One of the most overlooked yet thoroughly damaged lots of depression fallout victims, she says, are the toddlers and children of depressed mothers. Children with behavioral problems at home and in school may be struggling for attention they don't get from a depressed parent. She writes, "Although a depressed parent of either sex creates problems for a child, the bulk of the research on parental depression and its effects on young children has zeroed in on the mother, because she is the center of a young child's existence: the primary nurturer, teacher, and emotional and social contact. Ideally, a mother is a good listener, communicator, and problem solver; authoritative without being authoritarian; warm and consistent; and tolerant and patient. Mothers in the grip of depression are often just the opposite: harsh, critical, impatient, irritable, and unaffectionate. And because one in every four women will suffer serious depression at some time in her life--more often than not, right in the middle of her prime childbearing years of twenty-five to thirty-five--the research findings are applicable to a very substantial number of children."
Without being flippant, Sheffield inserts bits of humor into the book. She describes what she calls "sticky-flypaper depressives" as those who blame themselves for everything and anything that has ever gone wrong, whether it be a relationship, or, as one psychiatrist recalled from one patient's session, "the bad Broadway season of 1947." She also gives a thorough analysis of the many causes of depression, illustrates the five stages of depression fallout, and considers the benefits and downfalls of psychotherapy and how a fallout victim may be affected by it. Sheffield offers reassuring advice on how fallout victims can defuse stress and rebuild their self-esteem and social lives, abundant resources and references for support groups and informational organizations, and an extensive list of medications commonly used for the treatment of mental disorders. No matter what the age or relationship of the fallout victim, How You Can Survive When They're Depressed will prove to be a much-needed dose of sympathy. --This text refers to the Hardcover edition.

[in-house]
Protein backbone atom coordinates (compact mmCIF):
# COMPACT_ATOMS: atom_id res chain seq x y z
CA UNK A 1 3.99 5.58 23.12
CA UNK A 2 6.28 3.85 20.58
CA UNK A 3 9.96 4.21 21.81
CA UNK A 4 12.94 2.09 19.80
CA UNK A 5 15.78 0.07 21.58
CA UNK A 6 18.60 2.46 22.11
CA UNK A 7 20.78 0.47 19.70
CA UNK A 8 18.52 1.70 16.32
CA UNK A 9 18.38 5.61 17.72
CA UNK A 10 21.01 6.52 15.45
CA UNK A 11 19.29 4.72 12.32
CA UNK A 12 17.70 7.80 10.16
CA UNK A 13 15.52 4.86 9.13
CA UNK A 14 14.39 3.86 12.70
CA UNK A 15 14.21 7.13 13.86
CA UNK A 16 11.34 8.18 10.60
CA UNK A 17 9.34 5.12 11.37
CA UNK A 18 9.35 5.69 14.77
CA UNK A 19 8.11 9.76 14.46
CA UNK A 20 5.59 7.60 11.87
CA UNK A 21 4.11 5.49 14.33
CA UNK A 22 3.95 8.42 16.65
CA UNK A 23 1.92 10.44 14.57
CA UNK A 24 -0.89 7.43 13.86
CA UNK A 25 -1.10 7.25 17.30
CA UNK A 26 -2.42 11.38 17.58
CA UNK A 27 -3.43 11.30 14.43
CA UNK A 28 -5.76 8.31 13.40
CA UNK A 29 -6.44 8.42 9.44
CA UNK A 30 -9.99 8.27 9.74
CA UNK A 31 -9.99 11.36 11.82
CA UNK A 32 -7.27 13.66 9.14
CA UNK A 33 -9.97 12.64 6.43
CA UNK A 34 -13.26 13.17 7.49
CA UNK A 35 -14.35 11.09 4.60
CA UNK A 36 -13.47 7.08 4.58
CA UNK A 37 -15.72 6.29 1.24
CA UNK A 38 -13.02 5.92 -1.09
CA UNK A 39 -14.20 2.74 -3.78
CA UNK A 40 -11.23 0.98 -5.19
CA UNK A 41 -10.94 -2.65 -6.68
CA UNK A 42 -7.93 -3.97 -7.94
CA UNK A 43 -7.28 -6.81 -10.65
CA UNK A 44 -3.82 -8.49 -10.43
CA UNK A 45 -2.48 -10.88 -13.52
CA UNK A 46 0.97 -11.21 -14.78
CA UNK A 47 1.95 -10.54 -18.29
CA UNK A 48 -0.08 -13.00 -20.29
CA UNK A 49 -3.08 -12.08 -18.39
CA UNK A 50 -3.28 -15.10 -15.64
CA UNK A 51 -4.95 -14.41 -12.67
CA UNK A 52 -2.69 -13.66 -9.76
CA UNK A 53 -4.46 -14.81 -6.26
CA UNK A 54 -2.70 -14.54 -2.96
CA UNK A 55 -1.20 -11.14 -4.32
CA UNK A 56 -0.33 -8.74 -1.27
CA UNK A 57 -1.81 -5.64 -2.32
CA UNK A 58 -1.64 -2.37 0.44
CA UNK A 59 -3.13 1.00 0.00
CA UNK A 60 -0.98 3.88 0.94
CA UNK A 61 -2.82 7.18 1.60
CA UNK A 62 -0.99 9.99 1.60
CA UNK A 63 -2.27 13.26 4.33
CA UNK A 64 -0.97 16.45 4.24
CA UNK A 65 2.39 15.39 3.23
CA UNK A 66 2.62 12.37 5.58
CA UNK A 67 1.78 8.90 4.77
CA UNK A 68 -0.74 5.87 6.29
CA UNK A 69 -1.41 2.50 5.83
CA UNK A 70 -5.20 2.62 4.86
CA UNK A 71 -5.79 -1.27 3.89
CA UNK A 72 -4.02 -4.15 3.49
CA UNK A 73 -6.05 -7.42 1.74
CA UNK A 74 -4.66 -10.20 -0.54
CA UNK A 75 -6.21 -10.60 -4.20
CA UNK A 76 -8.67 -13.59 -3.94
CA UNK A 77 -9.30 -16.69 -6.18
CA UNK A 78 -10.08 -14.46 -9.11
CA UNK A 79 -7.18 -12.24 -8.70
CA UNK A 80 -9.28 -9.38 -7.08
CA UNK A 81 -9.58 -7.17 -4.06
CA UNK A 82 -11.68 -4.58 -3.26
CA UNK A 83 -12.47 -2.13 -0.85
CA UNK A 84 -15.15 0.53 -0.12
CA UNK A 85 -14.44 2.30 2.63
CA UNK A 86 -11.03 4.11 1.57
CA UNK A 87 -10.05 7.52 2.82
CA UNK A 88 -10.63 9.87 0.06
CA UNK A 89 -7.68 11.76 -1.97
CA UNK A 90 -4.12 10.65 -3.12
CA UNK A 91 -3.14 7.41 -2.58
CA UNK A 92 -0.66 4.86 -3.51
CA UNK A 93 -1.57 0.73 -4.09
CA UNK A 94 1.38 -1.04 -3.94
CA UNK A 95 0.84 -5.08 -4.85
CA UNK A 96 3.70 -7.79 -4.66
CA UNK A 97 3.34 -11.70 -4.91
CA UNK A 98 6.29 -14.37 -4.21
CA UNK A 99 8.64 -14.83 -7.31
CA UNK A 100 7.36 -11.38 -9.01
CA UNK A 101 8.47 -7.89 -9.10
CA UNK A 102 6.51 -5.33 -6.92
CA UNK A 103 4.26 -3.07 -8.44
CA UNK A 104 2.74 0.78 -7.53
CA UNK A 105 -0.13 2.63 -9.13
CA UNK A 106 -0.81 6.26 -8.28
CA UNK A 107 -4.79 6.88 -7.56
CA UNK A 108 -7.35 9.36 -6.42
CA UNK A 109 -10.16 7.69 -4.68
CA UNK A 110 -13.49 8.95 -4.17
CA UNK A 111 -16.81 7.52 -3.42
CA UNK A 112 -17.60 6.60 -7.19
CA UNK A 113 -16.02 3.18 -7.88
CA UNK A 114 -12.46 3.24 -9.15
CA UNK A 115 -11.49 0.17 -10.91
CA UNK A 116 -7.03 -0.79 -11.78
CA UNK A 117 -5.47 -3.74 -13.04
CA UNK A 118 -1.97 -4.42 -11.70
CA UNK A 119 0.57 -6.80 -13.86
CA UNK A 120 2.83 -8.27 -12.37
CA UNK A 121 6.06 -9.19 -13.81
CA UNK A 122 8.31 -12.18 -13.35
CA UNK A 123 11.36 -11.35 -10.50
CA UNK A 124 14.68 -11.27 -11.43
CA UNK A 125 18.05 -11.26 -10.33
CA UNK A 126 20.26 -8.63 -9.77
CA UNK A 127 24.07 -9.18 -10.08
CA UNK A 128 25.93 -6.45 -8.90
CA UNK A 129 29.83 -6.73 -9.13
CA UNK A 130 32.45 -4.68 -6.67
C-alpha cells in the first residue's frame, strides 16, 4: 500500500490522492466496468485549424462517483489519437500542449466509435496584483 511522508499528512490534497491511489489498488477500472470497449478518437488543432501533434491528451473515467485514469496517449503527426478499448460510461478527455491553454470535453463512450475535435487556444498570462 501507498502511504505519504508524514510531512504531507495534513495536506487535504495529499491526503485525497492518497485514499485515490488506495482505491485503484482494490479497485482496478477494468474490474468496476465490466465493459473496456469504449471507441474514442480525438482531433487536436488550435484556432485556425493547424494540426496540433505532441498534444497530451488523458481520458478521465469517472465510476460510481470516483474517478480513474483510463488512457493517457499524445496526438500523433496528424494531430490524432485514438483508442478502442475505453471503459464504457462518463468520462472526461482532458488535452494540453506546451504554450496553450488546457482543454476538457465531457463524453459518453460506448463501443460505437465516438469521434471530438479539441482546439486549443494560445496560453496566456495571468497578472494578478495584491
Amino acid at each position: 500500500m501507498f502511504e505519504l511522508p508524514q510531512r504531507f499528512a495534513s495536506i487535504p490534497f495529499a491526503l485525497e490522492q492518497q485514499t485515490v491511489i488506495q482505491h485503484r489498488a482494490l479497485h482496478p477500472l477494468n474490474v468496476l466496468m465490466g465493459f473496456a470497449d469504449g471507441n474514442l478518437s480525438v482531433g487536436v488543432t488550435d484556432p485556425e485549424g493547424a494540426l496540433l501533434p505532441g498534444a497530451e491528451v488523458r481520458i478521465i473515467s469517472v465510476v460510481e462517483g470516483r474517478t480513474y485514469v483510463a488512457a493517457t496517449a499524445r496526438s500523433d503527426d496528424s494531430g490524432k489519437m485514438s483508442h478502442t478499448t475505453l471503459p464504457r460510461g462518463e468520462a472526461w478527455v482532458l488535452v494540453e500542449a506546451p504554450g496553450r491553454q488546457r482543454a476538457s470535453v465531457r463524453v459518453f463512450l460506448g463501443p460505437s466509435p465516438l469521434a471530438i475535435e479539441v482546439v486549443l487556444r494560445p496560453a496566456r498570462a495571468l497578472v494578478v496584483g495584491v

I've learnt so much about depression from this book. Coping strategies, what medications are available and how they work, and their side-effects, and most importantly that I'm not... Read morePublished on Feb. 11 2004 by L. KEMP
I have been re-reading Anne's book:"How To Survive When They're Depressed",it is wonderful. Read morePublished on Jan. 25 2004 by Marc Bernstein
After living with a depressed partner for 3 years, I was at my wits' end about the lethargy, the crying, the emotional distancing. Read morePublished on Jan. 21 2004 by LMo
I bought this boyfreind for the man I will be marrying; to help him understand his role in my clinical depression. This book is AWFUL. Read morePublished on March 9 2003 by Aimee
This book leaves alot to be desired!! There is little or nothing to help sons or brothers of depressed sisters and mothers!! Read morePublished on Dec 15 2002 by Marc Bernstein
The author has an obvious slant for using medication as a quick solution. Supporting the pharmaceutical industry for a life time and giving up sex is not what I call healing. Read morePublished on March 25 2002
Anne lays out in strightforward terms a plan for how to stand your ground and get the peace of mind for yourself and help for your loved one. Read morePublished on Sept. 23 2001
As the mother of a depressed adult woman, I've read several books in an attempt to understand what SHE is dealing with, and how it is affecting the rest of the family. Read morePublished on July 11 2001
I am presently going through a divorce from a depressive. Anne Sheffield's book has been a godsend for me. Read morePublished on June 26 2001